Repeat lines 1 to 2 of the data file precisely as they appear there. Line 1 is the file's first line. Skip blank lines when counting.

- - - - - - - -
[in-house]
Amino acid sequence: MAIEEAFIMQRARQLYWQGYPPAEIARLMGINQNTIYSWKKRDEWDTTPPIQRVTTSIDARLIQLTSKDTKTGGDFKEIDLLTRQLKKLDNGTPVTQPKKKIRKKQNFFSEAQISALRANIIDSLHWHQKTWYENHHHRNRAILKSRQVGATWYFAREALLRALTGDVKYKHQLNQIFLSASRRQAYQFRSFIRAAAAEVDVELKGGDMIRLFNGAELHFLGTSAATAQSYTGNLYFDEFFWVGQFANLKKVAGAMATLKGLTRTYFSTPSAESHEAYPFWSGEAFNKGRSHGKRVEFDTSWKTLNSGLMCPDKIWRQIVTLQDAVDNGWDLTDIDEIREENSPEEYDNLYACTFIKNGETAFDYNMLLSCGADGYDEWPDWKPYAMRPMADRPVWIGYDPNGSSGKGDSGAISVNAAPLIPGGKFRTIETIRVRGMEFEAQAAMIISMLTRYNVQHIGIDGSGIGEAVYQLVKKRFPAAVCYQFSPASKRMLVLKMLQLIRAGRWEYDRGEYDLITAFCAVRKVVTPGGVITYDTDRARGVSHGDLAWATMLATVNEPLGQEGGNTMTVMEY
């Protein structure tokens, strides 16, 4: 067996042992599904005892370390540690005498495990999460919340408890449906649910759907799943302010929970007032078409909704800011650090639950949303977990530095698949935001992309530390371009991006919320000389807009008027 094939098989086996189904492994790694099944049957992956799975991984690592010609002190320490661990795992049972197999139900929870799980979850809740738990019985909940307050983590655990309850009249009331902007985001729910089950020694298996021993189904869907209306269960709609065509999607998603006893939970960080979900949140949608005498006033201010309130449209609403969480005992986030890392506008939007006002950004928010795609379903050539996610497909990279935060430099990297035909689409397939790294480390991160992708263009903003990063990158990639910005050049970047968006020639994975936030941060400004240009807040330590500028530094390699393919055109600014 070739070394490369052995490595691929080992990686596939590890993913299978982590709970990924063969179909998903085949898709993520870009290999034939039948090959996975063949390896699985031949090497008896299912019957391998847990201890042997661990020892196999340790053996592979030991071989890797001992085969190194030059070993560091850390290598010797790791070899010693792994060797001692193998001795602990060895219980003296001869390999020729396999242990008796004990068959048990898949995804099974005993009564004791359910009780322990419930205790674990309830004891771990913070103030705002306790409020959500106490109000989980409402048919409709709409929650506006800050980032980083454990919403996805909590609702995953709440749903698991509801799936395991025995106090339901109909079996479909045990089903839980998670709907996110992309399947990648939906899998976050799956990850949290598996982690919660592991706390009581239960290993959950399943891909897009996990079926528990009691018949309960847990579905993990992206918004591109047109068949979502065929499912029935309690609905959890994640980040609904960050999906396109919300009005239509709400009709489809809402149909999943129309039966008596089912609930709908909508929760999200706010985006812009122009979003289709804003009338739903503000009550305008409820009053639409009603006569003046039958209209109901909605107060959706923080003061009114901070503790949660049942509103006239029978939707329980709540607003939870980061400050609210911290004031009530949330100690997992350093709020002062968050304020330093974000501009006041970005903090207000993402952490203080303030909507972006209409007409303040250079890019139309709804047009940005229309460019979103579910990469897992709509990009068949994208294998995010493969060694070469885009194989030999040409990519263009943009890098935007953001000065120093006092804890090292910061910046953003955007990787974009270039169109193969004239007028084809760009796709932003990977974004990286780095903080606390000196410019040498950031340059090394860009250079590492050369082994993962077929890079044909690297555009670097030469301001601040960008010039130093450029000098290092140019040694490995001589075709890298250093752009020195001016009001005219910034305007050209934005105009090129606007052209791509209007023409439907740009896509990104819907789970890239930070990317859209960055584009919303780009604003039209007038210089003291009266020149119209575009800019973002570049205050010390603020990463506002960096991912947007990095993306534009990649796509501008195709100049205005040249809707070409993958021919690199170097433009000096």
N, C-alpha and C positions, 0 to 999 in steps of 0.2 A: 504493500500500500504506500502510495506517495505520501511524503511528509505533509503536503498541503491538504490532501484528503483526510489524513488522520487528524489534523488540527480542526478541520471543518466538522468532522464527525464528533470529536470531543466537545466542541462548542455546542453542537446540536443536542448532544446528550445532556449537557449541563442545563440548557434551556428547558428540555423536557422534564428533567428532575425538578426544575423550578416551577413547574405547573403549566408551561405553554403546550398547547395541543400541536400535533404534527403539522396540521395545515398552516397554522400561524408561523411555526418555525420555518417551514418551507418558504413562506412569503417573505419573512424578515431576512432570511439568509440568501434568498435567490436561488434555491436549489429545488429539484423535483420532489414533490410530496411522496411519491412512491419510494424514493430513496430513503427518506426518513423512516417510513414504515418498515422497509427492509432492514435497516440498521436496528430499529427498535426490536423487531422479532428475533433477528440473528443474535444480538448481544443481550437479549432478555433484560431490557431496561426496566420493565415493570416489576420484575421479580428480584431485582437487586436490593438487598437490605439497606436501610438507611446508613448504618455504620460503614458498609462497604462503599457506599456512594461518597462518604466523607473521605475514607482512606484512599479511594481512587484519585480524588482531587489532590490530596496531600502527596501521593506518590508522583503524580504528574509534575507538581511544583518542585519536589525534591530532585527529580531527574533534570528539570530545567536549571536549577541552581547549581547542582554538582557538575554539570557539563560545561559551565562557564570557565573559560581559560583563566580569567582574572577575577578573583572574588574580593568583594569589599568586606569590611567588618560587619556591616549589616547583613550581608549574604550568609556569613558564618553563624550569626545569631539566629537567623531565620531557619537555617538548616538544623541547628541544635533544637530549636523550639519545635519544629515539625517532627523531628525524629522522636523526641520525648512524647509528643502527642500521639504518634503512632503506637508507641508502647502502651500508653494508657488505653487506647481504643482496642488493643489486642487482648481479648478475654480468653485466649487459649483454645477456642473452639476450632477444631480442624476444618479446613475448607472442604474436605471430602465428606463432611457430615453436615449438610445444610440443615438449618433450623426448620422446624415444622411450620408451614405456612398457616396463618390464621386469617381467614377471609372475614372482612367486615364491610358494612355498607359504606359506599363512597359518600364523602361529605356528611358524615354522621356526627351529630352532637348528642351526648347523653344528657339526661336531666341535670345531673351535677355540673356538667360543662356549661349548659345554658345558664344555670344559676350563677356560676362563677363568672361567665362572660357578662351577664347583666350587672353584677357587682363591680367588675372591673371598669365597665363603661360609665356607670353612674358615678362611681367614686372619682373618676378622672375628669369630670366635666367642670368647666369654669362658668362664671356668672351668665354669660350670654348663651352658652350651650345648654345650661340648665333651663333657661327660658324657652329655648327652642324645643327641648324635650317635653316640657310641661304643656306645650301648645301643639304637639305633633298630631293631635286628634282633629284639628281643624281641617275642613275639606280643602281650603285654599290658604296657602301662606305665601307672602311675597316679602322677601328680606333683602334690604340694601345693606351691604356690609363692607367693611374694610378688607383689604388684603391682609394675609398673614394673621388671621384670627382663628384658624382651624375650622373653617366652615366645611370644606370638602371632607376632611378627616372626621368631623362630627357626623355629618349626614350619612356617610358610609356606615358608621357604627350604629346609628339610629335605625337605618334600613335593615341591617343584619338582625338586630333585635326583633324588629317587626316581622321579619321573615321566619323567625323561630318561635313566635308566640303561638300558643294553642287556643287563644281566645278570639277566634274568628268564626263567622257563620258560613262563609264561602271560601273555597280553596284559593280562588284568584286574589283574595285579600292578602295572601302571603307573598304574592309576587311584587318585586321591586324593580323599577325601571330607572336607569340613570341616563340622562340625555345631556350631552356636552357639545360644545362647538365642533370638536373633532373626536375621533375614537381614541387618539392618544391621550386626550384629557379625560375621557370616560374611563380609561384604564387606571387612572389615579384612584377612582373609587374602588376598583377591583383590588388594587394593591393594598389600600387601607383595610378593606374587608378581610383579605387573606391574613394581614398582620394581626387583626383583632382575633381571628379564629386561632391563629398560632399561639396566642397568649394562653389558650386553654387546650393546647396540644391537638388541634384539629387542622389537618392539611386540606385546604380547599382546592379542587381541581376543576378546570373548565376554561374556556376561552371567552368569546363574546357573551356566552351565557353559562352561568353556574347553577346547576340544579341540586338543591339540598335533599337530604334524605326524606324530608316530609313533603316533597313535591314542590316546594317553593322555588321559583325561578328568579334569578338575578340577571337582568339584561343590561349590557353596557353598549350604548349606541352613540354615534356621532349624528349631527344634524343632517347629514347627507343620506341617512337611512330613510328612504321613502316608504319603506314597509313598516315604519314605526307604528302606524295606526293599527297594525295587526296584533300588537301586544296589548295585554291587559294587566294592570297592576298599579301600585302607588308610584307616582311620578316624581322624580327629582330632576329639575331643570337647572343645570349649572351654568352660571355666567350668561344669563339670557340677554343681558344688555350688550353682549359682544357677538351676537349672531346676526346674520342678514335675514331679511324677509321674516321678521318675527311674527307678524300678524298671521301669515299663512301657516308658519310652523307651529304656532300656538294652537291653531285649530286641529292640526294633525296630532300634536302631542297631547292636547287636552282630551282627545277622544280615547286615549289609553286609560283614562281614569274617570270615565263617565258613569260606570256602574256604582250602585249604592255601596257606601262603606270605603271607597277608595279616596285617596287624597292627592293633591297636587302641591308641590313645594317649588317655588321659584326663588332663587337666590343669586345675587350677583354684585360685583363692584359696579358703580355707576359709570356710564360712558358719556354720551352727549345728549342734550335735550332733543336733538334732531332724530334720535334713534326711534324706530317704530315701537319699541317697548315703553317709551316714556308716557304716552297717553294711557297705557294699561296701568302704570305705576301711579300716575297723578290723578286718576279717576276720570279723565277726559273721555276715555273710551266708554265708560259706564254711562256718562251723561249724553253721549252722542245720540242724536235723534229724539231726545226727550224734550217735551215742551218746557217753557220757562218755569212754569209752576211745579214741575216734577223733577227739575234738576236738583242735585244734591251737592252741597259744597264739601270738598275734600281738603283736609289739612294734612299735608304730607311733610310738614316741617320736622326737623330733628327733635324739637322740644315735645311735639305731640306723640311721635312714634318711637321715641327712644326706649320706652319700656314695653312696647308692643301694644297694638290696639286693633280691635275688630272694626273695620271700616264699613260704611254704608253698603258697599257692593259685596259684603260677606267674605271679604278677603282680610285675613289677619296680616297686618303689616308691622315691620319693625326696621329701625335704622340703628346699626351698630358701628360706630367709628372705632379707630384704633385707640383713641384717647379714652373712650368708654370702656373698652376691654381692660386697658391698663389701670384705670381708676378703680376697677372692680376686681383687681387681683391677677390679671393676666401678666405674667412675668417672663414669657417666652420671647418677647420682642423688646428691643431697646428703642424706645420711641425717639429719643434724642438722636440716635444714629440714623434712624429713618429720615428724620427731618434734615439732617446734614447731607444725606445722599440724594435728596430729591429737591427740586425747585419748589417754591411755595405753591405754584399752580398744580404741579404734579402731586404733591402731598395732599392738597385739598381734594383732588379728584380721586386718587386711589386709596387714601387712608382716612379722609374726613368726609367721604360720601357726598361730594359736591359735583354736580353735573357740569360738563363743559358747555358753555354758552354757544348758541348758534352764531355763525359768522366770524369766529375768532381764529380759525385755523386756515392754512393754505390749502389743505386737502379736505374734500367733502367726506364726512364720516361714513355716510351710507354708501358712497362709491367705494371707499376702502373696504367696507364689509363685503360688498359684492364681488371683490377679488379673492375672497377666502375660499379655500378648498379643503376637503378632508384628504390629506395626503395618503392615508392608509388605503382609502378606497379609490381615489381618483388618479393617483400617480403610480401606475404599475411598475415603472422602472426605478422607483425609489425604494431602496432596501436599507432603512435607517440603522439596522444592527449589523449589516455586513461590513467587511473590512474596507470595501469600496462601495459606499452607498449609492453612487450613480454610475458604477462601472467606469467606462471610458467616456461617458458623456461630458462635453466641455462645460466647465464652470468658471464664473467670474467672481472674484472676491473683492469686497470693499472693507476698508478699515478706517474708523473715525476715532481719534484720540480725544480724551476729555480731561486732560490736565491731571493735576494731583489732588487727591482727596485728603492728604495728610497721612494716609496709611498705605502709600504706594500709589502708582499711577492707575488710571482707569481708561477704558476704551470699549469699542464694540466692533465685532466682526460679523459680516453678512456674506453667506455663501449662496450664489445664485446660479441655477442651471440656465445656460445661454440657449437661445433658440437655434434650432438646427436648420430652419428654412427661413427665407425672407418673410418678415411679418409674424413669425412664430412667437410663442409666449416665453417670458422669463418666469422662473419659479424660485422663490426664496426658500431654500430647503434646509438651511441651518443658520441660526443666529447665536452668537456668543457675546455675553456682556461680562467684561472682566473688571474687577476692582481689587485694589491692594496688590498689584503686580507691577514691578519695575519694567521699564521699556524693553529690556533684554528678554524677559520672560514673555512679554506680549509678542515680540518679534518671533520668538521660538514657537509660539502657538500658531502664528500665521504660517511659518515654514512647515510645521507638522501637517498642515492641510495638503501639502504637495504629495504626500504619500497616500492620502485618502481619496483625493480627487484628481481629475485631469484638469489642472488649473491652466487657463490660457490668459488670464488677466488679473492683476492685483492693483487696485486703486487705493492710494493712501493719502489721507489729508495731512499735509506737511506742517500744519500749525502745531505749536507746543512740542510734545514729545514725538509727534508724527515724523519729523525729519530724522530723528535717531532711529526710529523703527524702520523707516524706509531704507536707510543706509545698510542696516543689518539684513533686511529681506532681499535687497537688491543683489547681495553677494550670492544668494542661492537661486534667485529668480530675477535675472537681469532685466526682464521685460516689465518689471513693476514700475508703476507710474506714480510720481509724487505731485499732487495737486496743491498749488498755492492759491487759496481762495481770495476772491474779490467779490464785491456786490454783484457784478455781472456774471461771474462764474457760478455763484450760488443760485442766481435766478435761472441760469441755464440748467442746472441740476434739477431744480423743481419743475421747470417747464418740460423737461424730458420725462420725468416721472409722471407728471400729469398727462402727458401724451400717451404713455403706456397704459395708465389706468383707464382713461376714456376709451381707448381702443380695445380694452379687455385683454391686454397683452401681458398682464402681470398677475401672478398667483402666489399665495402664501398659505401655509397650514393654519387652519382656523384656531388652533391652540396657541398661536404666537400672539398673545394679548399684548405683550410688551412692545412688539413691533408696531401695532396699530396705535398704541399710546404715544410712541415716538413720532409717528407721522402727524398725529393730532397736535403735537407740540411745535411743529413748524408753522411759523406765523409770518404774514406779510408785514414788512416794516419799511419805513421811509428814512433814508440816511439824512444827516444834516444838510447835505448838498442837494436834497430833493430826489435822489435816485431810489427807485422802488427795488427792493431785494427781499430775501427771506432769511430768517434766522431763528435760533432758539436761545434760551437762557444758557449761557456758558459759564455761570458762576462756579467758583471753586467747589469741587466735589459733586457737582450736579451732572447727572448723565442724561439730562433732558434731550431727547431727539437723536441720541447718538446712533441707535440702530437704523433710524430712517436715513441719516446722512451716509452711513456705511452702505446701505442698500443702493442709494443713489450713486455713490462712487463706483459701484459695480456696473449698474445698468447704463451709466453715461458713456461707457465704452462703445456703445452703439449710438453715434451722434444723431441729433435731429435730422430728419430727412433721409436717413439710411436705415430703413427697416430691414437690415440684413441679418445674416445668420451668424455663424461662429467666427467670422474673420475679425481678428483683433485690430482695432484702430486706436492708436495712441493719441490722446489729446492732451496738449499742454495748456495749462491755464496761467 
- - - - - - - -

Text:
[in-house]
Amino acid sequence: MAIEEAFIMQRARQLYWQGYPPAEIARLMGINQNTIYSWKKRDEWDTTPPIQRVTTSIDARLIQLTSKDTKTGGDFKEIDLLTRQLKKLDNGTPVTQPKKKIRKKQNFFSEAQISALRANIIDSLHWHQKTWYENHHHRNRAILKSRQVGATWYFAREALLRALTGDVKYKHQLNQIFLSASRRQAYQFRSFIRAAAAEVDVELKGGDMIRLFNGAELHFLGTSAATAQSYTGNLYFDEFFWVGQFANLKKVAGAMATLKGLTRTYFSTPSAESHEAYPFWSGEAFNKGRSHGKRVEFDTSWKTLNSGLMCPDKIWRQIVTLQDAVDNGWDLTDIDEIREENSPEEYDNLYACTFIKNGETAFDYNMLLSCGADGYDEWPDWKPYAMRPMADRPVWIGYDPNGSSGKGDSGAISVNAAPLIPGGKFRTIETIRVRGMEFEAQAAMIISMLTRYNVQHIGIDGSGIGEAVYQLVKKRFPAAVCYQFSPASKRMLVLKMLQLIRAGRWEYDRGEYDLITAFCAVRKVVTPGGVITYDTDRARGVSHGDLAWATMLATVNEPLGQEGGNTMTVMEY